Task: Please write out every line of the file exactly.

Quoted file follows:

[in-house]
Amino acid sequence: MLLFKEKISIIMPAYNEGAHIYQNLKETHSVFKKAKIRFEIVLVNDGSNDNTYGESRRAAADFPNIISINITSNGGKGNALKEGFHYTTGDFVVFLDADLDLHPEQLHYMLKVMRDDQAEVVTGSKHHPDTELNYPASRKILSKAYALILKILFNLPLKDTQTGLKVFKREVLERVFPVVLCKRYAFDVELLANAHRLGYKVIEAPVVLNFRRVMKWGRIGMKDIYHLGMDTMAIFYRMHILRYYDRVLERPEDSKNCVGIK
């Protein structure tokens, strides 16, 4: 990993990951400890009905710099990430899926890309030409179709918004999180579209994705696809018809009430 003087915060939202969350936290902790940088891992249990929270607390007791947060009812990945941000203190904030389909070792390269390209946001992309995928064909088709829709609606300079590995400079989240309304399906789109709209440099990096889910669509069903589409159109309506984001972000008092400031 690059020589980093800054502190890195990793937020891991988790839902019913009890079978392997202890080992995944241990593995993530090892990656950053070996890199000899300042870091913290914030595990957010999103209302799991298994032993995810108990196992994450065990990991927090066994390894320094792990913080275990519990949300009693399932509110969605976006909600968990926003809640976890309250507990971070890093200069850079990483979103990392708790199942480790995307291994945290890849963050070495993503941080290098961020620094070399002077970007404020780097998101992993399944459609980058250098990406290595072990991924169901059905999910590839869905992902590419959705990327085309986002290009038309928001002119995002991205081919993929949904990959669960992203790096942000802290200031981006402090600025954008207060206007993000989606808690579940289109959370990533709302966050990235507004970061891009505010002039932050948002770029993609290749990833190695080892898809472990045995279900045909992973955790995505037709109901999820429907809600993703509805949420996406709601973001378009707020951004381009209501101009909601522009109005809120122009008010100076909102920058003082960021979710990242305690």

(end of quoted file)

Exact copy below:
[in-house]
Amino acid sequence: MLLFKEKISIIMPAYNEGAHIYQNLKETHSVFKKAKIRFEIVLVNDGSNDNTYGESRRAAADFPNIISINITSNGGKGNALKEGFHYTTGDFVVFLDADLDLHPEQLHYMLKVMRDDQAEVVTGSKHHPDTELNYPASRKILSKAYALILKILFNLPLKDTQTGLKVFKREVLERVFPVVLCKRYAFDVELLANAHRLGYKVIEAPVVLNFRRVMKWGRIGMKDIYHLGMDTMAIFYRMHILRYYDRVLERPEDSKNCVGIK
């Protein structure tokens, strides 16, 4: 990993990951400890009905710099990430899926890309030409179709918004999180579209994705696809018809009430 003087915060939202969350936290902790940088891992249990929270607390007791947060009812990945941000203190904030389909070792390269390209946001992309995928064909088709829709609606300079590995400079989240309304399906789109709209440099990096889910669509069903589409159109309506984001972000008092400031 690059020589980093800054502190890195990793937020891991988790839902019913009890079978392997202890080992995944241990593995993530090892990656950053070996890199000899300042870091913290914030595990957010999103209302799991298994032993995810108990196992994450065990990991927090066994390894320094792990913080275990519990949300009693399932509110969605976006909600968990926003809640976890309250507990971070890093200069850079990483979103990392708790199942480790995307291994945290890849963050070495993503941080290098961020620094070399002077970007404020780097998101992993399944459609980058250098990406290595072990991924169901059905999910590839869905992902590419959705990327085309986002290009038309928001002119995002991205081919993929949904990959669960992203790096942000802290200031981006402090600025954008207060206007993000989606808690579940289109959370990533709302966050990235507004970061891009505010002039932050948002770029993609290749990833190695080892898809472990045995279900045909992973955790995505037709109901999820429907809600993703509805949420996406709601973001378009707020951004381009209501101009909601522009109005809120122009008010100076909102920058003082960021979710990242305690």